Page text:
Common fireworks eye injuries include burns and corneal abrasions (which can get infected and scar over, blocking vision) to more serious potentially blinding injuries such as retinal detachment and rupture of the eyeball. All can impede vision permanently.
A few interesting facts about our eyes
The eye is the second most complex organ in our body (after the brain).
It is composed of more than 2 million operational parts which can process 36,000 bits of information every hour!
Cornea is the only tissue in the eye that doesn't need blood
Cornea is essential for vision and the presence of blood vessels would have interfered in this process. So, this is the only living cell in our eye that is not directly connected with blood vessels. It gets oxygen and nutrients from the tear fluid in its outer part and the inside part gets nutrition from aqueous humour (the thick watery substance between the lens and the cornea).
All of us have a blind spot in our eyes.
Light enters the eye by passing through the pupil and hits the retina at the back of the eye. The retina is covered with light-sensing proteins. They send the information to the optic nerve which carries it back into the brain. The problem is, the optic nerve ends in the field of the retina itself. This creates a blind spot. The blind spots in each eye are aligned symmetrically so that most of the time, one eye's field of vision will compensate for the loss of vision in the other.
Your retinas actually perceive the outside world as upside-down – your brain flips the image for you.
If you want to see the world as your retinas do, try a pair of prism glasses. Just don't, you know, walk near sheer drops or operate heavy machinery while wearing them. In addition to being upside-down, images arrive at your retina split in half and distorted. Each half of your brain receives one half of the image, and then they scramble the images together to compose the whole picture you're used to seeing.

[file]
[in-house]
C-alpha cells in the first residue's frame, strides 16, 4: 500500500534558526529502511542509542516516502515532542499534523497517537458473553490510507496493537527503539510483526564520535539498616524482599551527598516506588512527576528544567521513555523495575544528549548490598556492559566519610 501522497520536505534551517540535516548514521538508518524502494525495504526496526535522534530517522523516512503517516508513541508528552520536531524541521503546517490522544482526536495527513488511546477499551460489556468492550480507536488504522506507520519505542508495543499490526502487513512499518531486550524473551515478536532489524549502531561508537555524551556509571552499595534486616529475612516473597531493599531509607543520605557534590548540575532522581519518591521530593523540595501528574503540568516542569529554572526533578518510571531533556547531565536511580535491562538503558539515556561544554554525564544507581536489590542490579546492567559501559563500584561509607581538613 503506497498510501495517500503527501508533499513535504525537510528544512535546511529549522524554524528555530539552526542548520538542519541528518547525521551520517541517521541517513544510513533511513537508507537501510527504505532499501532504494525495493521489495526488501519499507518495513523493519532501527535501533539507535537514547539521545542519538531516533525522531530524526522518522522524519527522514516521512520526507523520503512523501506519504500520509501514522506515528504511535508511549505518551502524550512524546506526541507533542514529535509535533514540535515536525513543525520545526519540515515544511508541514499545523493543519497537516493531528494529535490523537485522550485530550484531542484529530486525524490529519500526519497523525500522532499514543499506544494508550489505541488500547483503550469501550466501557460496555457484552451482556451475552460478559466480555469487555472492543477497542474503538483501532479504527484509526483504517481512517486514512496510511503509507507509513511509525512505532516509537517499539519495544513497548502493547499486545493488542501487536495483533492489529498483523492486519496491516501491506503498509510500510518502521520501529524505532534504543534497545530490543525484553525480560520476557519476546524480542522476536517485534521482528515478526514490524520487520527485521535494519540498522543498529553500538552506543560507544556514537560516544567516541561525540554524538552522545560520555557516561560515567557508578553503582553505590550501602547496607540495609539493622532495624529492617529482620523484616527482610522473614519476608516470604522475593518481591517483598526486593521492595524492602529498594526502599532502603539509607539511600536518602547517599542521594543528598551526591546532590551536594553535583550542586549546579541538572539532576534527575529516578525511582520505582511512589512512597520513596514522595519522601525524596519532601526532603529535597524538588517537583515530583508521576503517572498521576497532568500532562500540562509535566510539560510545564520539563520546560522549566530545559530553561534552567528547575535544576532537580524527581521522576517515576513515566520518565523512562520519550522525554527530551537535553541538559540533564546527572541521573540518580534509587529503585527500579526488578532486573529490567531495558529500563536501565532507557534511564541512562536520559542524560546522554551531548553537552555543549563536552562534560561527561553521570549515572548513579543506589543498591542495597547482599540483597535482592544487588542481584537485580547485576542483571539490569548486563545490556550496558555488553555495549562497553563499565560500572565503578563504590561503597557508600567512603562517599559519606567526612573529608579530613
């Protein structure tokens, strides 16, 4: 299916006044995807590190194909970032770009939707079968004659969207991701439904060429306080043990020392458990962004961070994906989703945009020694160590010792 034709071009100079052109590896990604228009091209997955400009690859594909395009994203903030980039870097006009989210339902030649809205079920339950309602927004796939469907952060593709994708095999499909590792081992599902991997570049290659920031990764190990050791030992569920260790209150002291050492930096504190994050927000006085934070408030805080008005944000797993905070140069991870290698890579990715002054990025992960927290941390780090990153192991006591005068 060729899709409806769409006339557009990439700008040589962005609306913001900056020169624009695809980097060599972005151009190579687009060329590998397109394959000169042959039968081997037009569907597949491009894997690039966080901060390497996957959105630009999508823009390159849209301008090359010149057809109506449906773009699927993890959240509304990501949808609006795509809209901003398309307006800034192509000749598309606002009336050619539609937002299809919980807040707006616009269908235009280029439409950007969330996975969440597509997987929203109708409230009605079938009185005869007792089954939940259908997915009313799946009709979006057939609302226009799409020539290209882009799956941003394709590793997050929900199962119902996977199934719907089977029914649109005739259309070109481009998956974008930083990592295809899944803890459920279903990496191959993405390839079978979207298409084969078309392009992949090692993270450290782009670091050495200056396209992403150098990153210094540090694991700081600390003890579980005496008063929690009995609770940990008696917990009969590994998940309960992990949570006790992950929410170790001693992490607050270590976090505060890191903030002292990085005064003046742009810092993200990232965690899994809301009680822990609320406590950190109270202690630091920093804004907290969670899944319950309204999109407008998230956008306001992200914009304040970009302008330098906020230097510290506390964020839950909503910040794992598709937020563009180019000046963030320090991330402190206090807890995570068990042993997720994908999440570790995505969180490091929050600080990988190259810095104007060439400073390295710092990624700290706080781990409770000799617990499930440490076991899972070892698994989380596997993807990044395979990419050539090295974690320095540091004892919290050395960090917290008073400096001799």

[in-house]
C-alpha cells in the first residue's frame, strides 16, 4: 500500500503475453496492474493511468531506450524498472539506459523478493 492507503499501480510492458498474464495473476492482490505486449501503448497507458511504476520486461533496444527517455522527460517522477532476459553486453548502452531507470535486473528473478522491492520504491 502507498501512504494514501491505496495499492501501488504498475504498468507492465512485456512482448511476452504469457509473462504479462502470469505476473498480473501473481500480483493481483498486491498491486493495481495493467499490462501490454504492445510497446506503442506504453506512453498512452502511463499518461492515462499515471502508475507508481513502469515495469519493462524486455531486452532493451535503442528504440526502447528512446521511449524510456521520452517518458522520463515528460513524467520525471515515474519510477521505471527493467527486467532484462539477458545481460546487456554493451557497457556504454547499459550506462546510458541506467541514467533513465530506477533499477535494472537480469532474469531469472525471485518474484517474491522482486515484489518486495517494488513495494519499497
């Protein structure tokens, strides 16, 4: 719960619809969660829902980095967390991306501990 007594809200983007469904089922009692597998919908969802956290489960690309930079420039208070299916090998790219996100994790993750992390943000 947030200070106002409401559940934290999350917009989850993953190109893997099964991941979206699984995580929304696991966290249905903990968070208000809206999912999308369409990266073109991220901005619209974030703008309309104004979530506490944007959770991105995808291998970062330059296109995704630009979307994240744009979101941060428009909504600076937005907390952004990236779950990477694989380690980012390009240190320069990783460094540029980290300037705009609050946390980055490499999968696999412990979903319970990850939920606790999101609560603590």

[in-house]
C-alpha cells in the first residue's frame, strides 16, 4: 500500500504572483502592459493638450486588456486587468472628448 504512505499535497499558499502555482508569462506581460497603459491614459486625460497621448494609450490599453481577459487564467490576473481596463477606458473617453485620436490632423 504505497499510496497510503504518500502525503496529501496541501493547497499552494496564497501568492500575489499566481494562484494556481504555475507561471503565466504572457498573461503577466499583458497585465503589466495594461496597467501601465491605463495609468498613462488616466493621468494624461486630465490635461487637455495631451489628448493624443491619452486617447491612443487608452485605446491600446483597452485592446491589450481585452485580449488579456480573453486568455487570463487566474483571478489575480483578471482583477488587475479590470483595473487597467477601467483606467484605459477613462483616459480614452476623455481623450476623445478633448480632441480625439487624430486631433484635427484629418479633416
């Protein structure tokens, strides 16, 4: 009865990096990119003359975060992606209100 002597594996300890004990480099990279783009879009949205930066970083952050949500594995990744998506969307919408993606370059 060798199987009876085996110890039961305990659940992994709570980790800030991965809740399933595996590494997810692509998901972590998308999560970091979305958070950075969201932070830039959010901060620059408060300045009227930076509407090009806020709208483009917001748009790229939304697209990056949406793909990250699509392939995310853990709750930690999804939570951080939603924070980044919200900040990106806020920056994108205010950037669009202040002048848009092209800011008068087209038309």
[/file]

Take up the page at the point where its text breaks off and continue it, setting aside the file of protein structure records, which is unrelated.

Your peripheral vision is very low-resolution and is almost in black-and-white.
You don't realise it because your eyes move to "fill in" the peripheral detail before you notice the difference.
The eyes require no rest
The eye is the only part of the human body that can function at 100% ability at any moment, day or night, without rest. But you should give rest to the eyelids and the external muscles of your eyes for its better functioning.
We blink 25000 times a day
Large number, isn't it? Blinking has two purposes – to keep the eyes lubricated and to protect the eye from foreign particles. Our eyelashes have short, curved, hair which serve as dust-catchers. The blinking reflex causes them automatically to lower, when exposed to harsh elements.
The amount of light entering the eye is constantly controlled
The central opening of your eye is known as the pupil. It changes size depending on the amount of light entering in the eye. The colored area around the pupil is called the iris which controls the size of the pupil. The colour of the iris, whether black, brown, blue or green is actually responsible for imparting the eye colour.
Is this real or science fiction?
Google has patented a new technology that would let the company inject a computerized lens directly into your eyeball. The technology is still in the works but this could become a reality sooner than we think! Read the full article on CNN Money.